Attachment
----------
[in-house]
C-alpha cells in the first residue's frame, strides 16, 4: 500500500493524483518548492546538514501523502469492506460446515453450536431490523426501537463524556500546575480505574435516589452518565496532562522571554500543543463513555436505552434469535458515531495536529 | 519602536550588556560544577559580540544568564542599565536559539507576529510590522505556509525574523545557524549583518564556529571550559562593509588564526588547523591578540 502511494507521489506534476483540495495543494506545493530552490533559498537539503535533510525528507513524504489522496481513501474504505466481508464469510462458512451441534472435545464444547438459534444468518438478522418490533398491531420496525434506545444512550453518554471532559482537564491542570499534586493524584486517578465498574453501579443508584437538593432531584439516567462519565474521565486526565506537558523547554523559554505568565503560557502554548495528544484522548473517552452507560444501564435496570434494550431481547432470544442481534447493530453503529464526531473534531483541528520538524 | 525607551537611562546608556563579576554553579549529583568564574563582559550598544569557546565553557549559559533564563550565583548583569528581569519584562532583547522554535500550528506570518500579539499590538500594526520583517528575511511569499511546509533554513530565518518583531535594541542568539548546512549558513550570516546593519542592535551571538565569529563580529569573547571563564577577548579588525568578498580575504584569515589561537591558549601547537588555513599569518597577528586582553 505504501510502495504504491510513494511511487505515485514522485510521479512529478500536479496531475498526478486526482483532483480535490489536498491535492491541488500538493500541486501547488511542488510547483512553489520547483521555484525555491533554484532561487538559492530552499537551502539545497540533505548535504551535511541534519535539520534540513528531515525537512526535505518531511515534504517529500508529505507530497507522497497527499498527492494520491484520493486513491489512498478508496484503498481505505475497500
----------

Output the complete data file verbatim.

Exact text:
[in-house]
C-alpha cells in the first residue's frame, strides 16, 4: 500500500493524483518548492546538514501523502469492506460446515453450536431490523426501537463524556500546575480505574435516589452518565496532562522571554500543543463513555436505552434469535458515531495536529 | 519602536550588556560544577559580540544568564542599565536559539507576529510590522505556509525574523545557524549583518564556529571550559562593509588564526588547523591578540 502511494507521489506534476483540495495543494506545493530552490533559498537539503535533510525528507513524504489522496481513501474504505466481508464469510462458512451441534472435545464444547438459534444468518438478522418490533398491531420496525434506545444512550453518554471532559482537564491542570499534586493524584486517578465498574453501579443508584437538593432531584439516567462519565474521565486526565506537558523547554523559554505568565503560557502554548495528544484522548473517552452507560444501564435496570434494550431481547432470544442481534447493530453503529464526531473534531483541528520538524 | 525607551537611562546608556563579576554553579549529583568564574563582559550598544569557546565553557549559559533564563550565583548583569528581569519584562532583547522554535500550528506570518500579539499590538500594526520583517528575511511569499511546509533554513530565518518583531535594541542568539548546512549558513550570516546593519542592535551571538565569529563580529569573547571563564577577548579588525568578498580575504584569515589561537591558549601547537588555513599569518597577528586582553 505504501510502495504504491510513494511511487505515485514522485510521479512529478500536479496531475498526478486526482483532483480535490489536498491535492491541488500538493500541486501547488511542488510547483512553489520547483521555484525555491533554484532561487538559492530552499537551502539545497540533505548535504551535511541534519535539520534540513528531515525537512526535505518531511515534504517529500508529505507530497507522497497527499498527492494520491484520493486513491489512498478508496484503498481505505475497500